The Other F Word


My mom had a blood clot in her broken arm. That’s why I didn’t post on here for a while. She’s okay now, but has to take Coumadin for three months. Today she found out that she can go off of the shots that they had her taking to prevent future clots. The clot wasn’t caused by her pre-existing health issues. Oddly enough, it was caused by the break itself. It freaked us all out and led to her being in the hospital for two nights. It also led to her surgery being bumped from the 25th to the 23rd. She found out about the clot when my dad took her to the ER on the 23rd. She had been complaining for a couple of days that her arm was swelling and that this was causing her splint to not fit properly.1 Dad thought that that meant the swelling had gone down, but mom didn’t. She called the on-call Humana nurse, who said she might want to go to the ER, but it might not be necessary. Mom decided to call her orthopedist and see what he said. He suggested to do something2 and if the situation didn’t change for her to go to the ER to get the splint situation fixed. Well, the situation didn’t change. Actually, that’s not completely true. It did change. It got worse. The splint came off on its own3 after they got to the ER.4 She explained what was going on to the people there and they had her (and dad) go sit in the waiting room. I figured that they would be home by midnight.5 They weren’t. They weren’t home an hour later and they hadn’t called. This was when I started freaking out. I don’t have my father’s cell phone number memorized, so I was checking to see if it was written anywhere or on any paperwork. It wasn’t listed on any of the recent numbers on Caller ID. I finally found it on my dad’s lab work orders that were next to his computer. At 1:41 AM, they were still in the waiting room. They were taken back a little while after that. Mom was assigned to a bed in the hall of the ER. Once they found out that it was a clot issue and not a splint issue, though, she got upgraded to waiting to be admitted to the orthopedic surgery unit. Dad came home before she got admitted.6 She had her surgery on Monday and came home Tuesday. The first few days she couldn’t do much of anything, but she’s doing better. She’s also a lot nicer about everything. I’m guessing that the pain is lessening because that pain can make her (or anyone) really moody. It looked like it had swallowed her forearm and hand completely. ↩can’t remember what it was ↩because the swelling was worsening rather quickly at this point ↩after 7 PM on the 22nd ↩So did they. ↩She told him to. ↩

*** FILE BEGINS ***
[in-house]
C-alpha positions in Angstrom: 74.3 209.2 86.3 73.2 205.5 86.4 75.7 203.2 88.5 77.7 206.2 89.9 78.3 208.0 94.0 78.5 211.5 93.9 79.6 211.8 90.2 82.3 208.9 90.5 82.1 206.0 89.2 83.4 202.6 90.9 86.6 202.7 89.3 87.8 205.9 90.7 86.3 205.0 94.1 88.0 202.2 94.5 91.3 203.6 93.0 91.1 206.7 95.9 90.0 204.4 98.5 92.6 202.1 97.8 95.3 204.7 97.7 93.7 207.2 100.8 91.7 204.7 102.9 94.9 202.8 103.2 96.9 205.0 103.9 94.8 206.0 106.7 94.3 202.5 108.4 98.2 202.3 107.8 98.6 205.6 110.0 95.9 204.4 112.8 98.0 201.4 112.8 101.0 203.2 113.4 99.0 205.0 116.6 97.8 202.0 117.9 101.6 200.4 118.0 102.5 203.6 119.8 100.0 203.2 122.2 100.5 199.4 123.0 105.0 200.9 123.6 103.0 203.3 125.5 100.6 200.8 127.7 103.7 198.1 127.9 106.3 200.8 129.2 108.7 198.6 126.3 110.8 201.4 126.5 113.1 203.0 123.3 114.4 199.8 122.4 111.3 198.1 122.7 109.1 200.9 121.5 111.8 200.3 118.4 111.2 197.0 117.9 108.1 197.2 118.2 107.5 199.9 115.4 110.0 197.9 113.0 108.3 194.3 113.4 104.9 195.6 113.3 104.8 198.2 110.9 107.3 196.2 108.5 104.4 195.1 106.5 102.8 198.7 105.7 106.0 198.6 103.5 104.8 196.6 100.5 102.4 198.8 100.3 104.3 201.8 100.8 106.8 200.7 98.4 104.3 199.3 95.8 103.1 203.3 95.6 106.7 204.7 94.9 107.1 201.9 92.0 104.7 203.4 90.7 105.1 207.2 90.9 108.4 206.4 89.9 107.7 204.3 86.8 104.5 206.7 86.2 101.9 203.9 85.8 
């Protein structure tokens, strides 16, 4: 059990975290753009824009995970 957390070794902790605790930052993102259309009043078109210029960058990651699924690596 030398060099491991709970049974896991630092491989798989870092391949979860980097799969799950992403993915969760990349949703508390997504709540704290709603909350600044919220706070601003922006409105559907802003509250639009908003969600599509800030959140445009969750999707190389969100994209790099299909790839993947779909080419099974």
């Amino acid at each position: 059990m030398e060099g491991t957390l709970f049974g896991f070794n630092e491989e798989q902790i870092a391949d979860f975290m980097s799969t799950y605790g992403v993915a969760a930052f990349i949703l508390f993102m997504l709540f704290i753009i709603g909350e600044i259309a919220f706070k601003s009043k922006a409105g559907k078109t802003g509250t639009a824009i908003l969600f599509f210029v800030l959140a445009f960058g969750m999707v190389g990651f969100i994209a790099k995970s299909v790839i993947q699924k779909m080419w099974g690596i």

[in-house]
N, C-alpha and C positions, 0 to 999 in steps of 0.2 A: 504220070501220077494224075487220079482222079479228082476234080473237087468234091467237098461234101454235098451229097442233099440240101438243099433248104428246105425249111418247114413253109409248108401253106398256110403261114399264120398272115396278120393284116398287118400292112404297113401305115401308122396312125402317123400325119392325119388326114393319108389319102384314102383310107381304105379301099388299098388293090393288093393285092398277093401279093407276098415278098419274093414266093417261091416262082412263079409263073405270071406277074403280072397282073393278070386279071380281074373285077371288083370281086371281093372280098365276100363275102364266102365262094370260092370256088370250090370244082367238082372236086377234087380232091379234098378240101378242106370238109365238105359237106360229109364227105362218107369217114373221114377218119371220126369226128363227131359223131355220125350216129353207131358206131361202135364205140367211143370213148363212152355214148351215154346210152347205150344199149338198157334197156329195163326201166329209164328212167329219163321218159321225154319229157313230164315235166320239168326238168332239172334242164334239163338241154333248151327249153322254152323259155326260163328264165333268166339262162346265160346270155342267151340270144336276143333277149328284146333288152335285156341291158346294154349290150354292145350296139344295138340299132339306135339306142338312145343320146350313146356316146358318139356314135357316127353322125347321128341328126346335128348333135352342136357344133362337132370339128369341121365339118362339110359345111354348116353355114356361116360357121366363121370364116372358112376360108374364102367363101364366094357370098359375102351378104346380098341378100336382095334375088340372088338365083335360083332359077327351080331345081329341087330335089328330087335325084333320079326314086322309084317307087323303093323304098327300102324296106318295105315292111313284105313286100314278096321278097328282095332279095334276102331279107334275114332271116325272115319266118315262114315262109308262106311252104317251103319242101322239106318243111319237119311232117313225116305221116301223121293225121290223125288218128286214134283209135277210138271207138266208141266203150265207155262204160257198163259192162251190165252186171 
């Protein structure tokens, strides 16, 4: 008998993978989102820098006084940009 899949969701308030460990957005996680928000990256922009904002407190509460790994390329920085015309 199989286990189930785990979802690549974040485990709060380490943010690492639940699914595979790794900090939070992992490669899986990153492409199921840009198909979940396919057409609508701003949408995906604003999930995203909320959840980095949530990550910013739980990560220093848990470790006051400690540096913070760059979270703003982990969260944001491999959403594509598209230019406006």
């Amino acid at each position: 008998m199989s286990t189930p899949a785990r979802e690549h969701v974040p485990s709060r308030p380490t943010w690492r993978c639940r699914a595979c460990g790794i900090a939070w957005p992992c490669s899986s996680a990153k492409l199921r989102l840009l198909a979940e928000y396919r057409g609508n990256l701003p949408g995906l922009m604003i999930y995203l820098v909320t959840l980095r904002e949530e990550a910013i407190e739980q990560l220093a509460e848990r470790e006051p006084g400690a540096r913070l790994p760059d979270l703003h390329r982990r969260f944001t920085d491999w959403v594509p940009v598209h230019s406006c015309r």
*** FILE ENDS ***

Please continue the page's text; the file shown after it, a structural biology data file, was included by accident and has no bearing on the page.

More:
Rushed to My Fingers Like a Blood Clot